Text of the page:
Fred
Fred
7 months ago

I continue to find PPB’s statements about these incidents infuriating.

They continue to use the word “cooperating” to describe the actions of the car driver in the aftermath of the incident (“The driver stopped and is cooperating with police”). No, the driver is fulfilling his legal duty, which is to stop and wait for police and then talk with them. “Cooperating” exonerates the driver in everyone’s mind.

Also PPB says nothing at all about what led them to their conclusion (they say “preliminary” but we all know it’s conclusive). Did other witnesses describe what happened, or is their conclusion based on the testimony of the driver only?

I’ve decided that if I were king, I would impose a one-year driving ban on ANY driver who hit a cyclist or pedestrian – even when it’s not the driver’s fault. The threat of such a ban would make every driver SLOW DOWN around cyclists and peds, and would save many lives. Right now drivers have no incentive to slow down b/c the police will exonerate them from fault unless they are drunk.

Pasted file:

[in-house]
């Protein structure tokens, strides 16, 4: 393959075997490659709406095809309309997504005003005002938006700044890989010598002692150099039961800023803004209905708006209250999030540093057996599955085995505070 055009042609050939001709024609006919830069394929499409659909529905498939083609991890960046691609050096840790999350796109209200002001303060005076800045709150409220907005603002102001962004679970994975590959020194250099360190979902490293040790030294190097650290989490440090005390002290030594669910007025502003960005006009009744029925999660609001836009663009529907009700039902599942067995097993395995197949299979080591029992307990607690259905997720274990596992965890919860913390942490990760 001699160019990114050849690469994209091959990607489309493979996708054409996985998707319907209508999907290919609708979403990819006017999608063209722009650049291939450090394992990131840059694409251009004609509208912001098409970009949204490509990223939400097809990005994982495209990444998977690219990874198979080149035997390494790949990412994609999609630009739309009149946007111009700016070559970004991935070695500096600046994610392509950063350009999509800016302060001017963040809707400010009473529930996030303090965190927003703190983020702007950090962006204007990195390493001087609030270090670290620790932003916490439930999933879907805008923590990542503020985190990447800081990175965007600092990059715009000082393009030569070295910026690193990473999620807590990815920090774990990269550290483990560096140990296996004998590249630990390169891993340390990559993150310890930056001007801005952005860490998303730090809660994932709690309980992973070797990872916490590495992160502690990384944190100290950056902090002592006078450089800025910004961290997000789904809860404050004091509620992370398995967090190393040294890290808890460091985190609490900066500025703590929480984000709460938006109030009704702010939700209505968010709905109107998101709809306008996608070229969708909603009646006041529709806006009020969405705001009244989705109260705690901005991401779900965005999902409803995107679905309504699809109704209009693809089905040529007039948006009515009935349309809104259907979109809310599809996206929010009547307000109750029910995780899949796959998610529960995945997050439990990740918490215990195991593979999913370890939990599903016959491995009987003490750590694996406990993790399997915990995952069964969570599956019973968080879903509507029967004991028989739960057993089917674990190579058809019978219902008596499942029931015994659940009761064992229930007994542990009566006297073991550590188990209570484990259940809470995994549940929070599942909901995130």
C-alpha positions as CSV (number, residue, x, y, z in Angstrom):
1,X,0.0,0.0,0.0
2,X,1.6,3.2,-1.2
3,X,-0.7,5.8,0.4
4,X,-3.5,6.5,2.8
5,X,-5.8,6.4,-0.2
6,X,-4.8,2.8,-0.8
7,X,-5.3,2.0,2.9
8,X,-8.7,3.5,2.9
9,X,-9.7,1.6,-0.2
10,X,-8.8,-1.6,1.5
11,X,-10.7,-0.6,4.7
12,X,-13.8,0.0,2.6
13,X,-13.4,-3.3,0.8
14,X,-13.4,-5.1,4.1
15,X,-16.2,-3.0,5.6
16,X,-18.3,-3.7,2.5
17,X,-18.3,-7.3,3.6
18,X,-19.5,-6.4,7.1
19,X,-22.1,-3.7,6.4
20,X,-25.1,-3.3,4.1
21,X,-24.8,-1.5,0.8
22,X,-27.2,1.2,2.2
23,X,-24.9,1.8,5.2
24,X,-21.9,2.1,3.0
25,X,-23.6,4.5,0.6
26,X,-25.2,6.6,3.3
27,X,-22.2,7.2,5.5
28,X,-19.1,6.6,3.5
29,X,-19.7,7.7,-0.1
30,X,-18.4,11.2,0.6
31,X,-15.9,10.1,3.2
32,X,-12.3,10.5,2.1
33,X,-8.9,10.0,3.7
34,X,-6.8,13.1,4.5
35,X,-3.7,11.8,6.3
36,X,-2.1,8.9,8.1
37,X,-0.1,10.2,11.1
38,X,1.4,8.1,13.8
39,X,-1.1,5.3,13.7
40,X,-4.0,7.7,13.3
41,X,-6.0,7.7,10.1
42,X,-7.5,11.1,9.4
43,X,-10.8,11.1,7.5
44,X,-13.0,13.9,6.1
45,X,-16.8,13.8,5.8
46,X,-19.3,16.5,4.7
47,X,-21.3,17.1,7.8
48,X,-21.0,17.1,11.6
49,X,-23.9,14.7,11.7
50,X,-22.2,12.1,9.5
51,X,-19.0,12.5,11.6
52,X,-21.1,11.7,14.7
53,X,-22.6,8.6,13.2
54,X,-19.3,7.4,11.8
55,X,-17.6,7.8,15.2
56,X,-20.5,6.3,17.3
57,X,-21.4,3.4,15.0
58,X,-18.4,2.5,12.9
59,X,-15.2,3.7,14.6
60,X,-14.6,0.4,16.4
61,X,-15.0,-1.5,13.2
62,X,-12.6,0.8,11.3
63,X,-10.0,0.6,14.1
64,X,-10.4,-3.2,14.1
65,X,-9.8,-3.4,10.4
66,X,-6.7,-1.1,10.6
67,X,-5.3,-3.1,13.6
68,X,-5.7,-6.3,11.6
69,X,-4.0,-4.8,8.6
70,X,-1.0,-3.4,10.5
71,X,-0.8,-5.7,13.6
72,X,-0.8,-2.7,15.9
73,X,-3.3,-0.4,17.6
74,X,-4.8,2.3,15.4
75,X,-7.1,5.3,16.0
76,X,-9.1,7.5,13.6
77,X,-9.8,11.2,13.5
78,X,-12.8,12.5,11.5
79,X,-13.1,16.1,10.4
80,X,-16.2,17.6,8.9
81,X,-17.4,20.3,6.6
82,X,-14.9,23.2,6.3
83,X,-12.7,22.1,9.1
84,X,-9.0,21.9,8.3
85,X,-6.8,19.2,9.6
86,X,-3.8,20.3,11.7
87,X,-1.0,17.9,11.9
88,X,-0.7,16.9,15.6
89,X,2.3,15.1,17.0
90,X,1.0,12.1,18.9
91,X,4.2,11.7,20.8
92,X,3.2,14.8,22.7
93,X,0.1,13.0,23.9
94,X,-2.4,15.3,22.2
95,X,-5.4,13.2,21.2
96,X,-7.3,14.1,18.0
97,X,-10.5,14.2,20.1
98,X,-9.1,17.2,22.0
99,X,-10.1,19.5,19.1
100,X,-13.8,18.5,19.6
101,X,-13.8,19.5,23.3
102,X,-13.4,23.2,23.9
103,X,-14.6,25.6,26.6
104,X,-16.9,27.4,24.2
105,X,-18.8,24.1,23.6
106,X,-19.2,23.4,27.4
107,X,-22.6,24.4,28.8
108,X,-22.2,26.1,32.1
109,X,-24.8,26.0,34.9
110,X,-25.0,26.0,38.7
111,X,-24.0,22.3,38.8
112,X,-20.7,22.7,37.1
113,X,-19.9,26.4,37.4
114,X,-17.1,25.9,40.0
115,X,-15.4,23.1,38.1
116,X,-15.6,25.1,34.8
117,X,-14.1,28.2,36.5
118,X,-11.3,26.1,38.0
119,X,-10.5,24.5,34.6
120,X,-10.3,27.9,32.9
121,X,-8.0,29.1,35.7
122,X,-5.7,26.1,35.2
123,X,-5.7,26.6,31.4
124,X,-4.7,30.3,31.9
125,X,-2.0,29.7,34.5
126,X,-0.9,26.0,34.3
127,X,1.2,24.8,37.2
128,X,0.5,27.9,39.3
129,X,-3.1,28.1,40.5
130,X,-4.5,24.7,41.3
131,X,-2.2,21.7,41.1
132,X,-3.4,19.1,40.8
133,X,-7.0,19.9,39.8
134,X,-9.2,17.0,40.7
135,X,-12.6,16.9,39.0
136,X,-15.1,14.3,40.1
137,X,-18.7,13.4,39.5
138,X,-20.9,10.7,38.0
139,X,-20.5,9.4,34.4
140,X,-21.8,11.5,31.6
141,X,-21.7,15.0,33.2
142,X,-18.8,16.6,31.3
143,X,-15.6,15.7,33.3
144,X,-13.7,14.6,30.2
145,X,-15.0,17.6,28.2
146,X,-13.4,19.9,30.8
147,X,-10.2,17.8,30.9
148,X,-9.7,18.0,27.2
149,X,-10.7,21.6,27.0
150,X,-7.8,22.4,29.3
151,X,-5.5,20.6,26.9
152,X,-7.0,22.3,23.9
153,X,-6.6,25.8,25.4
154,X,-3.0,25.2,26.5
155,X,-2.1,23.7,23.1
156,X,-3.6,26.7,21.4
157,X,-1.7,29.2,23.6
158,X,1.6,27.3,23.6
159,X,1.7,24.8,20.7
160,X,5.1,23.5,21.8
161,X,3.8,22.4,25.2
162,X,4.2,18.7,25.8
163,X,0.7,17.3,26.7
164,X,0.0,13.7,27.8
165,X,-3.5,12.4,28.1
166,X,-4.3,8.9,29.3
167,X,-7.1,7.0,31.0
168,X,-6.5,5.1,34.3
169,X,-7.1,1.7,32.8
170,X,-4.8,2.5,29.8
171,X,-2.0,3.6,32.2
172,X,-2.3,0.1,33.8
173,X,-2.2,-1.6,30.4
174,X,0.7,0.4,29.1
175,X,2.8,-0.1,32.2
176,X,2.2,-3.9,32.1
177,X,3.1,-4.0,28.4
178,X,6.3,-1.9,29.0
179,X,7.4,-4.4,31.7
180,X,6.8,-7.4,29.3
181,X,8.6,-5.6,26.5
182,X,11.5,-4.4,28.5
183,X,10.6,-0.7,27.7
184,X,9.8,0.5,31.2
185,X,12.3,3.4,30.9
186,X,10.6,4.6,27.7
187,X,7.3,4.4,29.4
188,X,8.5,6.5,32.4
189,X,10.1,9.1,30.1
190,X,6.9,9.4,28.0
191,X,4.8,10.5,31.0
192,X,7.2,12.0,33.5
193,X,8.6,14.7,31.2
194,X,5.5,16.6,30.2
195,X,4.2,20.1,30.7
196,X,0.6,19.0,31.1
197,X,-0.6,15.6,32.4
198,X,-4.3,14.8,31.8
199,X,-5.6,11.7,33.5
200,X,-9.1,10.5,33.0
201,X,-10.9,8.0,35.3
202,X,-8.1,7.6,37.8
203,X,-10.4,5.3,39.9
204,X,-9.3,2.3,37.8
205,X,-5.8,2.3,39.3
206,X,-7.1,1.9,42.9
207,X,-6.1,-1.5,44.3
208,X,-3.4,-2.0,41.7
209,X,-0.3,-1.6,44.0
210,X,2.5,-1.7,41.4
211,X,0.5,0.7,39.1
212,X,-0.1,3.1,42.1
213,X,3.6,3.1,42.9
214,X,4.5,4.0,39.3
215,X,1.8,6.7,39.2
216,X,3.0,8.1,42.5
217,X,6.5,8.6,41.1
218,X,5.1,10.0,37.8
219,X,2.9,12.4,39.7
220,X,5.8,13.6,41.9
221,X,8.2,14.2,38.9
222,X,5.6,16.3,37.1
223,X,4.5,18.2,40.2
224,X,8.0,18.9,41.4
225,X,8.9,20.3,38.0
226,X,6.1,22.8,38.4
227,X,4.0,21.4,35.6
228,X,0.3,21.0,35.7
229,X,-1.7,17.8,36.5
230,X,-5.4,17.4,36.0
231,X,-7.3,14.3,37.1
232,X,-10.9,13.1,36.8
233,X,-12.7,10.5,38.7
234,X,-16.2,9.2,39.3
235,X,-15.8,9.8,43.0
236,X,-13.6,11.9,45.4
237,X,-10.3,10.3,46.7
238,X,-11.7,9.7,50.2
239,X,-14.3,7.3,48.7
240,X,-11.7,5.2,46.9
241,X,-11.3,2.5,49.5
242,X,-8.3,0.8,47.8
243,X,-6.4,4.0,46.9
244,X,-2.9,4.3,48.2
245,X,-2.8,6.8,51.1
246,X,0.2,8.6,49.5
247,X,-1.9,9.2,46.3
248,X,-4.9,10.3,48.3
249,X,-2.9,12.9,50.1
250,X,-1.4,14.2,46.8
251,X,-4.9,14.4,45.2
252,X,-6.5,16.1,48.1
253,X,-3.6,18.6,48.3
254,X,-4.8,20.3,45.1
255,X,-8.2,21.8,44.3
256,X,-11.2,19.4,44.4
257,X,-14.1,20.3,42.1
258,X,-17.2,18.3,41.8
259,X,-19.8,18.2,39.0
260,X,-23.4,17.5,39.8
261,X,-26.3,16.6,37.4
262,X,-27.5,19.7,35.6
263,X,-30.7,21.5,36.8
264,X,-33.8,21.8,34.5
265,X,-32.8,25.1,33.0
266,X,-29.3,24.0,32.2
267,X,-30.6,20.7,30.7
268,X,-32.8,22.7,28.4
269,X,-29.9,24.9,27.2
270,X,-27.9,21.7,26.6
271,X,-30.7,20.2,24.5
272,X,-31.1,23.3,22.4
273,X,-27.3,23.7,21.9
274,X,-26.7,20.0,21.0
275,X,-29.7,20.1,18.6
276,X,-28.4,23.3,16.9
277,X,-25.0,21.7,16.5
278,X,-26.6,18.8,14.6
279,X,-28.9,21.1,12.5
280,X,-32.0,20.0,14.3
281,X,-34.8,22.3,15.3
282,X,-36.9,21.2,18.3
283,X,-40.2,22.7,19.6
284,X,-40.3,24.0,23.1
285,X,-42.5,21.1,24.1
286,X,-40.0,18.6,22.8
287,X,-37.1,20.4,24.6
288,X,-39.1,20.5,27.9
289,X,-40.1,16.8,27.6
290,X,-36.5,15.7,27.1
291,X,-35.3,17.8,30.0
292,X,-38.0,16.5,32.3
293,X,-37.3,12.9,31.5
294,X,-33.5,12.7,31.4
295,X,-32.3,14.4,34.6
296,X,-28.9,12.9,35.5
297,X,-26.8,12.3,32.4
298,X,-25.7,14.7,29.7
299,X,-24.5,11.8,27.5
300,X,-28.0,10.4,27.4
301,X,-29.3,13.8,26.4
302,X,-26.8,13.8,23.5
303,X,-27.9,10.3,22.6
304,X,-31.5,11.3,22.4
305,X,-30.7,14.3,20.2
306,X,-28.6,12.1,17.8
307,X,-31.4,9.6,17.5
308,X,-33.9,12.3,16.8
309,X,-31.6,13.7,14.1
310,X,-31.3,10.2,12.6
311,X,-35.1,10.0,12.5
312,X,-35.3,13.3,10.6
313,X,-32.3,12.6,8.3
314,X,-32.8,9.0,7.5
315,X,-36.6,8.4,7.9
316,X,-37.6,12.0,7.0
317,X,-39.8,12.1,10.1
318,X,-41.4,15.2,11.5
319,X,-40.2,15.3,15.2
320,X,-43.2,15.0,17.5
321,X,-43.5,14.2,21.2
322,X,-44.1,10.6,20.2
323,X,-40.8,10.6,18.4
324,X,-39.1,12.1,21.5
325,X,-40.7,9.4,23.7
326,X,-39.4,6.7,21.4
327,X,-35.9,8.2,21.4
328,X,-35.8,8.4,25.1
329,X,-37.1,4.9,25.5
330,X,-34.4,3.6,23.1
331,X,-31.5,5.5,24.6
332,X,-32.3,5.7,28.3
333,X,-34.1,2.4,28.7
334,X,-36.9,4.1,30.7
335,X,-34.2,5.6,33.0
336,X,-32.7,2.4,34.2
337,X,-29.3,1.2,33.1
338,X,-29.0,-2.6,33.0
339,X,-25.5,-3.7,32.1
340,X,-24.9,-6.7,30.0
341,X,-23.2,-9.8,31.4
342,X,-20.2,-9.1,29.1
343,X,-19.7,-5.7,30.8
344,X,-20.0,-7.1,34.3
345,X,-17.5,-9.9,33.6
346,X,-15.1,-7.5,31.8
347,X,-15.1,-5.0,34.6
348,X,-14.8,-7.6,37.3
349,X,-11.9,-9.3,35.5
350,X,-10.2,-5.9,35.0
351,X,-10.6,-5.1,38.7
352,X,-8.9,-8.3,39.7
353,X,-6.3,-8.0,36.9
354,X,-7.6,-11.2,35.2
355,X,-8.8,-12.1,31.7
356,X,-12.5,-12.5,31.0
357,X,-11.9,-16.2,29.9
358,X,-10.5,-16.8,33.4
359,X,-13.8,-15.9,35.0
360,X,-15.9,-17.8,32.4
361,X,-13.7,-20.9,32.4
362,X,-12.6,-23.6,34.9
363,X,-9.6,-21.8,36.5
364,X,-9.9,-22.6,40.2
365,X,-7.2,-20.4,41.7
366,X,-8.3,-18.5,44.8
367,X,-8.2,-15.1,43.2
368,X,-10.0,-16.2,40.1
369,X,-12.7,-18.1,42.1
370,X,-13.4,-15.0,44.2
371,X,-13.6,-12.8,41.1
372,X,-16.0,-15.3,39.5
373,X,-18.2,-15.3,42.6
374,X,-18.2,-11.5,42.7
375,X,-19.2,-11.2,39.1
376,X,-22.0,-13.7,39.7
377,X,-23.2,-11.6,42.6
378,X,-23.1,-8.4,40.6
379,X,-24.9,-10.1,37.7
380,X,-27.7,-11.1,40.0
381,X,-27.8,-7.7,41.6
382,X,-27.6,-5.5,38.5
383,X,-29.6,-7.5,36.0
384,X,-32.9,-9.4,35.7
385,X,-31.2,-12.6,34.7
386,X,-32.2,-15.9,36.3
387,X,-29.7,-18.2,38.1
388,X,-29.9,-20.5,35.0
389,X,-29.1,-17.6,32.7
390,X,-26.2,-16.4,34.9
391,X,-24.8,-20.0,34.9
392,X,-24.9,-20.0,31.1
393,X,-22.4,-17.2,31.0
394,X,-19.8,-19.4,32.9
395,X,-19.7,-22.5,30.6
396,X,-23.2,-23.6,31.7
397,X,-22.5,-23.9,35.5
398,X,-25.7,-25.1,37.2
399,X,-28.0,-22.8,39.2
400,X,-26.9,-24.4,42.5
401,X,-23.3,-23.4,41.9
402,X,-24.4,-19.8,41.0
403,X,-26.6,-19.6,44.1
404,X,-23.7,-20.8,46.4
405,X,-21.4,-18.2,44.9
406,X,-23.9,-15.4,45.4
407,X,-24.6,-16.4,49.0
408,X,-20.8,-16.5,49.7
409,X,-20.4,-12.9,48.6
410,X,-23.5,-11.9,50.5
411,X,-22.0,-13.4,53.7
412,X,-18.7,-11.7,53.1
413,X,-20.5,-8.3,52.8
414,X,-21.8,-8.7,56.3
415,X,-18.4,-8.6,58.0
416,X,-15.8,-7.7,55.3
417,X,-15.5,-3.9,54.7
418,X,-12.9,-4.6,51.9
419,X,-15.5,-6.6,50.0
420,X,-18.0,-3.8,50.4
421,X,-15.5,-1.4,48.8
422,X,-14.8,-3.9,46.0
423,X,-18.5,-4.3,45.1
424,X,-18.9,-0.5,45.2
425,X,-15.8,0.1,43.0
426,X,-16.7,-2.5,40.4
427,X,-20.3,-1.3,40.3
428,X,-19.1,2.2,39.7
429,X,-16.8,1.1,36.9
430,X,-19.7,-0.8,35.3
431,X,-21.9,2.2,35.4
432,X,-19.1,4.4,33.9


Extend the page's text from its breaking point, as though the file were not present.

soren
soren
7 months ago
Reply to  Fred

Right now drivers have no incentive to slow down b/c the police will exonerate them from fault

We need something like this (but we won’t get it without major political conflict):

comment image

Todd/Boulanger
Todd/Boulanger
7 months ago
Reply to  soren

This where our community leaders (and department heads, police and fire too) who have supported Vision Zero need to reverse ‘the equation’…start at the goal of 0% roadway deaths and work ‘rearwards” to achieve it…vs how most if not all US communities undertake this VZ effort…press release, pose for ribbon cutting, nibble at the edges of the problem for a few months before going back to the old practices.

dw
dw
7 months ago
Reply to  Fred

Even if they are drunk, don’t worry, the judge will let them off easy* because “you can’t take away someone’s ability to get around!”

*does not apply to marginalized groups the judge doesn’t like

Amit Zinman
7 months ago

I find that Division in that area is pretty safe as long as you go straight and no cars are parked in the bike lane or you turn right. Turning left though is a mystery, there’s aren’t really great places to do so or any indication as far as I could tell on which turn is the best to connect to a greenway.